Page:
In January, a state receiver took over the City of Lawrence’s district schools aft
er more than a decade of failure. The takeover represents a “Katrina moment” for Massachusetts — a one-time opportunity for bold action that changes the way we look at school reform in our urban districts.
When the entire cities of Chelsea and Springfield (not just the schools) were in free-fall, the commonwealth tested new, large-scale reforms that rapidly brought municipal expenses in line with revenues. These included folding pension funds into the overarching state system and getting
collective bargaining under control.
In recent years, those reforms became widespread in cities and towns across Massachusetts.
But even the threat of Chelsea and Springfield going bankrupt was less dire than the state of Lawrence’s schools. The future economic and social viability of the city is premised on how today’s students are doing. Without fixing its schools, the city can’t begin to address crime, rampant poverty and an unemployment rate double that of the commonwealth.
Lawrence is not only among the lowest-performing school districts in Massachusetts, but its students are in worse shape than their counterparts in New Orleans were prior to the infamous hurricane. Half of Lawrence’s high school students don’t graduate within four years. Nearly two-thirds of the class that entered high school in 2009 had already failed at least one class by the middle of that academic year.
State receiver Jeffrey Riley comes into a difficult situation. The district’s previous superintendent has been found guilty of embezzlement and possession of alcohol on school property. The district he leaves behind performs dismally and has made little meaningful progress. This year, increases in the state funding that accounts for almost all of the district’s revenue will again be consumed by pay hikes negotiated prior to the state’s
takeover of the schools.
Riley knows that the commonwealth’s response must demonstrate urgency, and he has begun by firing poor-performing teachers and announcing that several successful Massachusetts charter schools will partner with the city’s district schools to drive change.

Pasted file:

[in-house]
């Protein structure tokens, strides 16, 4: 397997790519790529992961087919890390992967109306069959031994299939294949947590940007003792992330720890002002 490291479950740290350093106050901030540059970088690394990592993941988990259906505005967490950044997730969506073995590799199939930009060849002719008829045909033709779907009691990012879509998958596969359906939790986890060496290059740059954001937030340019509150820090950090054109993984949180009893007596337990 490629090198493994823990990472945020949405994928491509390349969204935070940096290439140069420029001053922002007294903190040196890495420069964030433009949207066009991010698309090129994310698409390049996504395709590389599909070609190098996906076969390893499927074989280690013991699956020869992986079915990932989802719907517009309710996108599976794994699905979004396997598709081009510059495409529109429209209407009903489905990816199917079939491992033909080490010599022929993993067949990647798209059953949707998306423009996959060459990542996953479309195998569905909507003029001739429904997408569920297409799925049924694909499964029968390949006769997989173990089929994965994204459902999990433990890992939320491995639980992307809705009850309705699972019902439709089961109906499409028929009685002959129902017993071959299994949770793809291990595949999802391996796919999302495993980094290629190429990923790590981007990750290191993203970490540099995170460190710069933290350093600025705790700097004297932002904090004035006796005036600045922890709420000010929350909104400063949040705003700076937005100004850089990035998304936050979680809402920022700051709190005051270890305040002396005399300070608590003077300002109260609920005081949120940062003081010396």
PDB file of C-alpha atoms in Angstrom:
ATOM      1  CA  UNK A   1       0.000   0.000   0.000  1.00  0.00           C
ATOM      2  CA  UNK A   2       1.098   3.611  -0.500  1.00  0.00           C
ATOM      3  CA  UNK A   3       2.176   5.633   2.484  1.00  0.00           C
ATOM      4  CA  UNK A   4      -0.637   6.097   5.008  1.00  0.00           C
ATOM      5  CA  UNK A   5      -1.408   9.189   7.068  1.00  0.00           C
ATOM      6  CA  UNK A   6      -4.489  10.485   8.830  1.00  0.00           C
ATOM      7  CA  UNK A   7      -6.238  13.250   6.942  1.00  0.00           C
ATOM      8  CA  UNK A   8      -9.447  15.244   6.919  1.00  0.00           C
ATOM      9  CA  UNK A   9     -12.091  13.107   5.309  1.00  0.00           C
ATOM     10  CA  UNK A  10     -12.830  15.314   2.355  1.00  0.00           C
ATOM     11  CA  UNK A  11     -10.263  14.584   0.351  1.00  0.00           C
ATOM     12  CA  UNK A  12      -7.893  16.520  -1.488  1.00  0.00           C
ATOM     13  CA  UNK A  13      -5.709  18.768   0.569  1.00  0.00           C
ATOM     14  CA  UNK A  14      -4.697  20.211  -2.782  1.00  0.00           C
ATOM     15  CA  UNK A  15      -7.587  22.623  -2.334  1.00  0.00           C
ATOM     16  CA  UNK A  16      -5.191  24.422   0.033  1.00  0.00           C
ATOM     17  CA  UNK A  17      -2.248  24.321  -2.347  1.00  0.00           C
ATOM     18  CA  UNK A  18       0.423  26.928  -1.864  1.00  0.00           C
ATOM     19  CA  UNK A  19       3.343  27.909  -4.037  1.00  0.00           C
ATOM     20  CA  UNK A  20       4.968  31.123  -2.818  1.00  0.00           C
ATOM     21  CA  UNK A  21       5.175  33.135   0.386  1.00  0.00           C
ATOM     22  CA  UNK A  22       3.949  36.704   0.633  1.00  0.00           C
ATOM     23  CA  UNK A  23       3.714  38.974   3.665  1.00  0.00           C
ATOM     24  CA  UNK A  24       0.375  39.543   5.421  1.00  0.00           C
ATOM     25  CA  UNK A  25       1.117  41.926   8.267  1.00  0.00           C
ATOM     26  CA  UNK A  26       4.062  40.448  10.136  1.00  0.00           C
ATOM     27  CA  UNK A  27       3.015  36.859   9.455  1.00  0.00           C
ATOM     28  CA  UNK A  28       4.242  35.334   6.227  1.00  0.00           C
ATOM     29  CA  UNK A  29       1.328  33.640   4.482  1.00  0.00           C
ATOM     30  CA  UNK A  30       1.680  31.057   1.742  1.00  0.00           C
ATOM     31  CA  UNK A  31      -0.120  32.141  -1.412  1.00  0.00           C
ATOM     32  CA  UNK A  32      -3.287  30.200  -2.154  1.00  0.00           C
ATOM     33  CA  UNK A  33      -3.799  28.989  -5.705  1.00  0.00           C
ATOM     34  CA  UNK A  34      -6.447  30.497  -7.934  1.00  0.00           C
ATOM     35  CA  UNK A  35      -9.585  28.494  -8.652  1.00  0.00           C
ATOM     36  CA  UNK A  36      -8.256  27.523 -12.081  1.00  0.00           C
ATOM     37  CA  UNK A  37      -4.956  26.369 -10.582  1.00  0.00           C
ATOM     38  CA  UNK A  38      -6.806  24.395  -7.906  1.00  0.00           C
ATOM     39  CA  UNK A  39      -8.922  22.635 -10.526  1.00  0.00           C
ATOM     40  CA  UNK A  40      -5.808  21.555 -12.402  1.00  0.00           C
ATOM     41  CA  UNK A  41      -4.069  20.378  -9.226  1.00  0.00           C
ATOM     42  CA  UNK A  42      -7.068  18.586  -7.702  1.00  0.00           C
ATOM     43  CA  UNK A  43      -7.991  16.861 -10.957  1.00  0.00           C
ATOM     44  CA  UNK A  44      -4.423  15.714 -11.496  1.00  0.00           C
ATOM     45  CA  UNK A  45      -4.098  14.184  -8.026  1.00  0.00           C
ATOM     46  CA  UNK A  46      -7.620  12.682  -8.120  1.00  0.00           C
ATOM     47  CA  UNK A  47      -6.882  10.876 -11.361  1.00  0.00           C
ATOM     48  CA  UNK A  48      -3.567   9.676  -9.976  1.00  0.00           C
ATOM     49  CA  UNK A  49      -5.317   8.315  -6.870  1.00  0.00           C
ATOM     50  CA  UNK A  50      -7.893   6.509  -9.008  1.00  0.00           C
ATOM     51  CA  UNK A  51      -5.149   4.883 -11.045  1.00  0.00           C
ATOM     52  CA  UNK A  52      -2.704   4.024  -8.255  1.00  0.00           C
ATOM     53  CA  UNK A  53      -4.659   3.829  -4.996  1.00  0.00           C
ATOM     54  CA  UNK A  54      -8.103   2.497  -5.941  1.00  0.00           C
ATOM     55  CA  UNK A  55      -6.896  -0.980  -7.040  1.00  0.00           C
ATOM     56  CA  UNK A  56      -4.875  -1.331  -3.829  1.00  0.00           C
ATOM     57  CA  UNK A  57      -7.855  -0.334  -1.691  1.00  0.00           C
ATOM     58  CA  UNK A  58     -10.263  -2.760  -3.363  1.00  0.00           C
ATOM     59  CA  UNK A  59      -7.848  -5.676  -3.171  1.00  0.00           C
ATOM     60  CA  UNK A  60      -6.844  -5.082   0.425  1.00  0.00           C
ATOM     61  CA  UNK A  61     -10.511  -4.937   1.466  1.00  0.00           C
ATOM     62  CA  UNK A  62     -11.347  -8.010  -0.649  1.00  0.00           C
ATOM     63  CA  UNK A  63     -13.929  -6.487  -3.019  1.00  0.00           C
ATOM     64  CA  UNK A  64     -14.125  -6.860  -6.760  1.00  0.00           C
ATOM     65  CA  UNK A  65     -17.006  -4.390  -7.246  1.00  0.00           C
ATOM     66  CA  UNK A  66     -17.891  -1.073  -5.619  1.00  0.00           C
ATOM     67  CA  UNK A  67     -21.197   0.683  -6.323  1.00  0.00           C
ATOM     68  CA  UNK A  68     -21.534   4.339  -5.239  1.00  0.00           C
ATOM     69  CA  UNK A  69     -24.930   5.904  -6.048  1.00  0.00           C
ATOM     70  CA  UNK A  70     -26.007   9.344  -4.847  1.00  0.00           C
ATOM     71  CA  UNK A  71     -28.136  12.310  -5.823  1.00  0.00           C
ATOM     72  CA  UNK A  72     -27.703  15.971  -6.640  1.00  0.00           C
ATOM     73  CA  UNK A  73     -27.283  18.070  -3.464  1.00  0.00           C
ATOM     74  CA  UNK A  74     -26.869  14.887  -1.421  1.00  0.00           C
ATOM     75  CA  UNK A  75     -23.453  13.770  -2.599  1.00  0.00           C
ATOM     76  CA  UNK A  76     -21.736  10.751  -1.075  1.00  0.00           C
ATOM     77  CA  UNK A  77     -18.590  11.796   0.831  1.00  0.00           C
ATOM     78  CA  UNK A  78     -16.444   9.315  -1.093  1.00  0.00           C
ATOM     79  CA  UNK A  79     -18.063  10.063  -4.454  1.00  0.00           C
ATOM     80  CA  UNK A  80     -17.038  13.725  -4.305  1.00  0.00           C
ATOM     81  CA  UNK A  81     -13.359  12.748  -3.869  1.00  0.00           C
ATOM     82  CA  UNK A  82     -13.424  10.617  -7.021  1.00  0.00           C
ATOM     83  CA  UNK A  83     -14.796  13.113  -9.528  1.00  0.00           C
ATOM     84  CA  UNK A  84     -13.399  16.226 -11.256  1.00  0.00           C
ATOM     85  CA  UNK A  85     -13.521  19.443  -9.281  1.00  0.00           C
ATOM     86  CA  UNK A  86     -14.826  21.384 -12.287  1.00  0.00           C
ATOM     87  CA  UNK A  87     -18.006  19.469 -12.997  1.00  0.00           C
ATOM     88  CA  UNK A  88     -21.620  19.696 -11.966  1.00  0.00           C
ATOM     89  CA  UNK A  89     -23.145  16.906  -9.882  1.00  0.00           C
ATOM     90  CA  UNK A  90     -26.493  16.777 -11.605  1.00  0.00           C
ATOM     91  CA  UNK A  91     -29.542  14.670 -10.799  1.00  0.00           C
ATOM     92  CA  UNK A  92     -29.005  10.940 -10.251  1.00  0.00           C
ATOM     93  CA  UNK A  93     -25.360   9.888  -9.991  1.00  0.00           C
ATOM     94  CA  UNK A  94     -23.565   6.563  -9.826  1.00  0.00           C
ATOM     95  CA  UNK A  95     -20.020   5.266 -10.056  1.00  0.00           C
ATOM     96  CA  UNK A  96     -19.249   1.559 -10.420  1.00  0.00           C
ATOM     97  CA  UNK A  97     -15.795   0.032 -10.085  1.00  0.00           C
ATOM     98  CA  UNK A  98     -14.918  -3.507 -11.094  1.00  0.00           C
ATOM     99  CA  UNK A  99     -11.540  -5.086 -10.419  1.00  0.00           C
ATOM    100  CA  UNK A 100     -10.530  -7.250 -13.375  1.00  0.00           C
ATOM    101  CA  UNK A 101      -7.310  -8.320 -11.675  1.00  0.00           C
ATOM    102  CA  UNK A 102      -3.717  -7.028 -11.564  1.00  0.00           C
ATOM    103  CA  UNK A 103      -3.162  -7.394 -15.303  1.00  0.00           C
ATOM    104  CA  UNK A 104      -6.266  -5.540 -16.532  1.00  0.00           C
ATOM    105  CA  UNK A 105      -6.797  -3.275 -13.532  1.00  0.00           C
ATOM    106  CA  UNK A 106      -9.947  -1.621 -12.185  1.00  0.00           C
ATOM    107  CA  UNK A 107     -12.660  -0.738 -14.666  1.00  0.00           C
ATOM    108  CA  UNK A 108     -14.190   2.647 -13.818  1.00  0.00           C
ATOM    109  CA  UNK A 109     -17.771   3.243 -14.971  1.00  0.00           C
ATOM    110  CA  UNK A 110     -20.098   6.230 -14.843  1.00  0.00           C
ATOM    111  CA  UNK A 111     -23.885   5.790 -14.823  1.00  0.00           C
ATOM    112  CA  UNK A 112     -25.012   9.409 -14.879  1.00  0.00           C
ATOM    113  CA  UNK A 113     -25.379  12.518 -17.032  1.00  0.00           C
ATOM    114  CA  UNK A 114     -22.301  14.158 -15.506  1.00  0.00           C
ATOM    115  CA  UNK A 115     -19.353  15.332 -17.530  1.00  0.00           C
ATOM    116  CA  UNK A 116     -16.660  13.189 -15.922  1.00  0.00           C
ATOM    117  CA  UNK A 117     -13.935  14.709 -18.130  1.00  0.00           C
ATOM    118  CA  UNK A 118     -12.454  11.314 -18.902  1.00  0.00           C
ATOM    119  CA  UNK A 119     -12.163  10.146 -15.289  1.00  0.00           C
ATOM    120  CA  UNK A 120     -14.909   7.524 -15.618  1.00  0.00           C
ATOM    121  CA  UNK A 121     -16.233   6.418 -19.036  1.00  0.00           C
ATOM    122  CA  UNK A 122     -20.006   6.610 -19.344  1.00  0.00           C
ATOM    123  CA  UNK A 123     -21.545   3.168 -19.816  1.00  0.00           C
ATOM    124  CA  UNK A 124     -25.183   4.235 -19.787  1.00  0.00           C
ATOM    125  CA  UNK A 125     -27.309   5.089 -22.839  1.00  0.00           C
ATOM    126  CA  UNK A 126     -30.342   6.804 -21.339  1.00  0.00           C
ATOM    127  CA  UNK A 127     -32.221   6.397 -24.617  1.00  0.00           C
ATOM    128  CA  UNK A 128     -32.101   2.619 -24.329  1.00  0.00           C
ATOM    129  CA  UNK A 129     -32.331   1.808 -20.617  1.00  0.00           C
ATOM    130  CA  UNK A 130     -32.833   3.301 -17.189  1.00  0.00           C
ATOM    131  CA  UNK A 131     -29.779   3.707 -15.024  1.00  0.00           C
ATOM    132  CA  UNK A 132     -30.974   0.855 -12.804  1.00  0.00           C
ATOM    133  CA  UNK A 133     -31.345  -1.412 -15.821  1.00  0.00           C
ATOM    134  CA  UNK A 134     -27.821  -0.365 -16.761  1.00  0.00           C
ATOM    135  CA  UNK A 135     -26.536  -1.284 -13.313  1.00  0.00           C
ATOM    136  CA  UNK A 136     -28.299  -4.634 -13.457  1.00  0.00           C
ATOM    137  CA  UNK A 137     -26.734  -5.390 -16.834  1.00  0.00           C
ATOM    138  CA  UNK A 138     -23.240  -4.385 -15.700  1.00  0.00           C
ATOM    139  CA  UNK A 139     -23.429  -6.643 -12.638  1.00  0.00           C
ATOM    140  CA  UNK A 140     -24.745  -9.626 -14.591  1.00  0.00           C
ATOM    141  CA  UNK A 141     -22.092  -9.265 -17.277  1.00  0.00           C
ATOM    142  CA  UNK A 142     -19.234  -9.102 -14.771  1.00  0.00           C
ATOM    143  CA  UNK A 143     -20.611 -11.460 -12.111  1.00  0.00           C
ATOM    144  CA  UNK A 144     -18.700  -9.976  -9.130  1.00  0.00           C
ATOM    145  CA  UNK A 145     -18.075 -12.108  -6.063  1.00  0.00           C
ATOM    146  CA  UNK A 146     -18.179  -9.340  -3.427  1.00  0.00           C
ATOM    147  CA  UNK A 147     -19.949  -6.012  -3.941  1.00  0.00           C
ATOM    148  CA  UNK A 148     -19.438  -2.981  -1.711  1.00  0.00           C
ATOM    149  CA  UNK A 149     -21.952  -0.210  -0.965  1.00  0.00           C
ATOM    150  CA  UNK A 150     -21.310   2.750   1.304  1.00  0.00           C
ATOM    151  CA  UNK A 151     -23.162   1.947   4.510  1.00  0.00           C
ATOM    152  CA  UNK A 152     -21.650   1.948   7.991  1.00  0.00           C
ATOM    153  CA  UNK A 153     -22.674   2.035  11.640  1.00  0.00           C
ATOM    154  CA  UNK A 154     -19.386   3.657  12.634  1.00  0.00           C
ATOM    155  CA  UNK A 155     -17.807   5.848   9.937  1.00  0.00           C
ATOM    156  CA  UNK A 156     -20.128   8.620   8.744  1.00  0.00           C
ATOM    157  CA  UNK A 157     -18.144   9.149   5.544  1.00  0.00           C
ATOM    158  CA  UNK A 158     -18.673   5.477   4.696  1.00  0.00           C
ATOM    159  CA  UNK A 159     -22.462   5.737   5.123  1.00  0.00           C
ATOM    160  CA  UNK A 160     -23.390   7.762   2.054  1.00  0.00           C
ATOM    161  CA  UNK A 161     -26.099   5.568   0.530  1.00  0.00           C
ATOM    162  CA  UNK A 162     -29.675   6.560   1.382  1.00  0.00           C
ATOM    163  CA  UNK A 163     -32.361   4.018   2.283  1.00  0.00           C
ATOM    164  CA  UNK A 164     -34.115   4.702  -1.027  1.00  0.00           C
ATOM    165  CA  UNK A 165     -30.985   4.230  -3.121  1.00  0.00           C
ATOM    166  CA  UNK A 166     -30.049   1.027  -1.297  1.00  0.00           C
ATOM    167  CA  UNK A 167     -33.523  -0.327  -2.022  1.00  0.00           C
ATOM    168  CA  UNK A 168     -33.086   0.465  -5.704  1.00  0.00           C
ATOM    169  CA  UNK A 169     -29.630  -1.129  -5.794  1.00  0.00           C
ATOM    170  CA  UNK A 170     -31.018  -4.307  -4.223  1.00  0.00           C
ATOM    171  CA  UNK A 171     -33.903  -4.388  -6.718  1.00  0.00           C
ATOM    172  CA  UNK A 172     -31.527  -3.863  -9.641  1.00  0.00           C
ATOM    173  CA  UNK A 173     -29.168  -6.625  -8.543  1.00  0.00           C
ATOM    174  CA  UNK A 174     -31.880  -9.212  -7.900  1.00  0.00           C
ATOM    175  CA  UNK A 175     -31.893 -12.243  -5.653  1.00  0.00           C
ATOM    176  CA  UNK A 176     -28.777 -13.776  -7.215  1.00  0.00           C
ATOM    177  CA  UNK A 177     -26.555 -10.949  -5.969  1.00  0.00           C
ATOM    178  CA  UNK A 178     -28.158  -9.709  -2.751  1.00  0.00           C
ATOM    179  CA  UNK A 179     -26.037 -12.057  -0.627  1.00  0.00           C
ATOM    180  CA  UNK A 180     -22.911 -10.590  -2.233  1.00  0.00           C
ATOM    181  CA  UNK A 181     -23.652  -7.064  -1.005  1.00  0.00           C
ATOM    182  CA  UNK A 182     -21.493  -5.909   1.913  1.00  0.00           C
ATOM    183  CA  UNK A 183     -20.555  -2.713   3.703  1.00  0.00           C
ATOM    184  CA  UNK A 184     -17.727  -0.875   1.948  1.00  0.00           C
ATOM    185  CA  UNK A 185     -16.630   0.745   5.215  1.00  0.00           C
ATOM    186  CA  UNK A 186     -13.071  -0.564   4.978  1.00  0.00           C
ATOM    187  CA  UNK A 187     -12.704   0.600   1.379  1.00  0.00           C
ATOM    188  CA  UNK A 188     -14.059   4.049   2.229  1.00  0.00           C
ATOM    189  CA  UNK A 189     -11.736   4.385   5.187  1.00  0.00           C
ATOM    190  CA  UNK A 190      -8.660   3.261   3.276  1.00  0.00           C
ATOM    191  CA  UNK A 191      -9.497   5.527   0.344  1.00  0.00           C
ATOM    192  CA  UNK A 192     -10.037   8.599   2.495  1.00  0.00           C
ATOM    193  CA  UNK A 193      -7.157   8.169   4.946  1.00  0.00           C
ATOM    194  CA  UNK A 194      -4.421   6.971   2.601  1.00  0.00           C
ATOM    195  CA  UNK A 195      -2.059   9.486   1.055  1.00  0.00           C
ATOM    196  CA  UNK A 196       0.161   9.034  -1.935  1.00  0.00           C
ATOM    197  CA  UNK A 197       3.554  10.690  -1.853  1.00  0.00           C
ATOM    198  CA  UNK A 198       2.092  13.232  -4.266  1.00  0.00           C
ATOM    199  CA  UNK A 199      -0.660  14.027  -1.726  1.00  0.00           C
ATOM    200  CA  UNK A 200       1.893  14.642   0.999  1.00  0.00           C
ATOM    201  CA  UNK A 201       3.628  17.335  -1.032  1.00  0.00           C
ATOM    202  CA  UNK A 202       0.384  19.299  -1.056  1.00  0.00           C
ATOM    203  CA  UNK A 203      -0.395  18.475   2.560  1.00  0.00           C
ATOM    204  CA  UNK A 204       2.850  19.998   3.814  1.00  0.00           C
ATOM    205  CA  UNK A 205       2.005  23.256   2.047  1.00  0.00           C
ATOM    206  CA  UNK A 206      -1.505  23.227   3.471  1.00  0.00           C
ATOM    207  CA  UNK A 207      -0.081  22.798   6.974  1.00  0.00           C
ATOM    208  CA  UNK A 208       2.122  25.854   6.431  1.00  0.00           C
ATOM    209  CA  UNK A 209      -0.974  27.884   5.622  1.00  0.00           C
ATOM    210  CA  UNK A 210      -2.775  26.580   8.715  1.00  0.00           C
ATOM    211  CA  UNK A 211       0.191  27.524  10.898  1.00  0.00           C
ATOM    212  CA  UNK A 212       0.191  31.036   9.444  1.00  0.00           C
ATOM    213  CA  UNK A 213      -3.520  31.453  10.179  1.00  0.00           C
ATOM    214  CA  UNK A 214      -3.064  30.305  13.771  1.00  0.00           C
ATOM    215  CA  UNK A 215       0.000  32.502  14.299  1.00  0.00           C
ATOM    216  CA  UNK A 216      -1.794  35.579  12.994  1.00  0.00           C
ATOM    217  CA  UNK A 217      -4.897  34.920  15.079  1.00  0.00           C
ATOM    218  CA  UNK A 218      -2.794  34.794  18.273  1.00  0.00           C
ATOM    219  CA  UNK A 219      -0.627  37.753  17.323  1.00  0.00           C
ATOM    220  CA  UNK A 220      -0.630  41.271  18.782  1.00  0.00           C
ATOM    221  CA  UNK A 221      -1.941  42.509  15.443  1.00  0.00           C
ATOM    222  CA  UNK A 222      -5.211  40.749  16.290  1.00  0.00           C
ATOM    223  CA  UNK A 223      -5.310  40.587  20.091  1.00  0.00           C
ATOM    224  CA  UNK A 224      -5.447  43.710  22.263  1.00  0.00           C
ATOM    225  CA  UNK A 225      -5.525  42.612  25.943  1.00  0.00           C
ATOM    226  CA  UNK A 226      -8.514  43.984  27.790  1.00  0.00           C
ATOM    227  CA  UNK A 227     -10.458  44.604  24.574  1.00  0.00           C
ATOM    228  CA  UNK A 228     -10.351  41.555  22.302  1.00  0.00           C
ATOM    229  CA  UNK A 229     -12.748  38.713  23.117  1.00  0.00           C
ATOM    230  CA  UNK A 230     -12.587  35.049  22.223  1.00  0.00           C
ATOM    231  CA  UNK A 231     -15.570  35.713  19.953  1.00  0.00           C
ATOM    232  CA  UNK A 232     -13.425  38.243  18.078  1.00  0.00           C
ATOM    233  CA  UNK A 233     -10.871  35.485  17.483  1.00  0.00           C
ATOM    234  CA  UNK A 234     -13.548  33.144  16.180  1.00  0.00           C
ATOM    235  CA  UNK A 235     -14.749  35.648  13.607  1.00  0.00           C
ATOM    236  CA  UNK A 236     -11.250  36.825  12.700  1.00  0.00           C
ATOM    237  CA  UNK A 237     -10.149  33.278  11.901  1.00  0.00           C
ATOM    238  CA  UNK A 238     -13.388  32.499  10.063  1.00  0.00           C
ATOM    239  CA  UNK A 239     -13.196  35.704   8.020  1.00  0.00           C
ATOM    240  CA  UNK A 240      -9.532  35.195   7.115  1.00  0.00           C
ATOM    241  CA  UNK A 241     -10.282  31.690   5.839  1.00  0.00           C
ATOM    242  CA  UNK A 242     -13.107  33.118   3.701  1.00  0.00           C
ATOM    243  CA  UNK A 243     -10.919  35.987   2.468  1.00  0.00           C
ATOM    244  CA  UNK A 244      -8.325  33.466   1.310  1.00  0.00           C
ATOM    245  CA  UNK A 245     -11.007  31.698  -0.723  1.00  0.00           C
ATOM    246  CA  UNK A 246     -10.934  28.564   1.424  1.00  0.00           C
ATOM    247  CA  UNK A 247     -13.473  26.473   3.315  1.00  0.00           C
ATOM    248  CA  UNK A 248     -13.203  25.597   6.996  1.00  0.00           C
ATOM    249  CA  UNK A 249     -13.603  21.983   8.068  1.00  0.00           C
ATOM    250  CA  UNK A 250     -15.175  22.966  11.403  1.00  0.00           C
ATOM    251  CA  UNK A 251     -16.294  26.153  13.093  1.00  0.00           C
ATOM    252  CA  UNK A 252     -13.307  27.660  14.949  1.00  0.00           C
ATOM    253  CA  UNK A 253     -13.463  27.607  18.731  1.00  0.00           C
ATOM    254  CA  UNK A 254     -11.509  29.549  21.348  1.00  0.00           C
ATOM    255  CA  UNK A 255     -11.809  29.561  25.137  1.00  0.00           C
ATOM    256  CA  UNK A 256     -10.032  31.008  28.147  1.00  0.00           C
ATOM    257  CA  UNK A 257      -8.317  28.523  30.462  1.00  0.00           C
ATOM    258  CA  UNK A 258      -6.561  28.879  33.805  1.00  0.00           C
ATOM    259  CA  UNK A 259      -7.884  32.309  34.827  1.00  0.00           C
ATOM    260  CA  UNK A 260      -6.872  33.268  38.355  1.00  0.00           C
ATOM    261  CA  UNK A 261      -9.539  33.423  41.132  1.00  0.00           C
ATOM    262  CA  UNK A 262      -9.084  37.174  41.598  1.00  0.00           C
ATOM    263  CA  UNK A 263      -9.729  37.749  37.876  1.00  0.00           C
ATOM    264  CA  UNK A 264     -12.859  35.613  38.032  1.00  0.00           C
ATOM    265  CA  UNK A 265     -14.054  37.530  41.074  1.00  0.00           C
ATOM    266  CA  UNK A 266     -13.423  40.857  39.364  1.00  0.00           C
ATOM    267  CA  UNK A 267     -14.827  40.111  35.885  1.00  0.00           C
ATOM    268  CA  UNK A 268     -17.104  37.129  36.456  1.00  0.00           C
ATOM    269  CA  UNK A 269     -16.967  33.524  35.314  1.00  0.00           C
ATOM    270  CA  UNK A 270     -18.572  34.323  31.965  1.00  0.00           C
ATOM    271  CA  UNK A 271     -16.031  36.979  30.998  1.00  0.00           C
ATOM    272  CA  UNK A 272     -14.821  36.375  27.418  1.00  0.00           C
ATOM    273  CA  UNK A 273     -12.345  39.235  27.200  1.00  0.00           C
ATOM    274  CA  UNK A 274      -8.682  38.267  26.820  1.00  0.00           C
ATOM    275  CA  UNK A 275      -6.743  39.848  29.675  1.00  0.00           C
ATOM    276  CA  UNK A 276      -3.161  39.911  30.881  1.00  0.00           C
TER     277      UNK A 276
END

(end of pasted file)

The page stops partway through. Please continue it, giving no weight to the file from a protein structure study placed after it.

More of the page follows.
Lawrence’s own Community Day Charter Public School, whose students scored first in Massachusetts in sixth grade math last year, and Unlocking Potential, a school turnaround organization, will each partner with an underperforming school to provide managerial oversight, revamp programs and infuse successful instructional techniques. Boston’s MATCH Charter Public School will provide 50 tutors to two Lawrence schools and Phoenix Charter Academy in Chelsea will launch an alternative, in-district high school that targets dropouts.
The partnership is a step in the right direction. But it is not at the
scale to lift the Lawrence schools to an acceptable level.
In Chelsea, the commonwealth brought Boston University in to take over the schools. This outside-the-box thinking proved contagious.
A few years later, state leaders, spearheaded by Chelsea state Sen. Tom Birmingham,passed the 1993 Education Reform Act. It introduced charter public schools, high standards and accountability in return for a massive funding increase. In a little more than a decade, Massachusetts became the nation’s public education leader. By 2007, its students were competitive with the world’s best in math and science.
The reforms thus far put in place are unlikely to have nearly that type of impact. The charter school partnerships, for example, will benefit 1,000 to 1,500 of the district’s 13,000 students.
In 2010, the commonwealth raised the cap on the number of students who can attend charter schools in Lawrence and several other low-perfo
rming districts. But the increase only made opportunity available to 360 more students.
Compare these responses to post-Katrina New Orleans. In 2005, less than 5 percent of the city’s students attended charters. Today, the number hovers around 80 percent. Between 2006 and 2011, New Orleans reduced the proficiency gap between the city’s students and state averages
Moments like the state takeover of Lawrence’s schools can shape a new generation of policies and inspire a new generation of policy makers. But to do that, and to get the city of Lawrence back on its feet, we must act swiftly and boldly to enact far-reaching reforms that impact
all of the district’s 13,000 students, not just a fortunate few.
Jim Stergios is executive director of Pioneer Institute. Jamie Gass directs the institute’s Center for School Reform.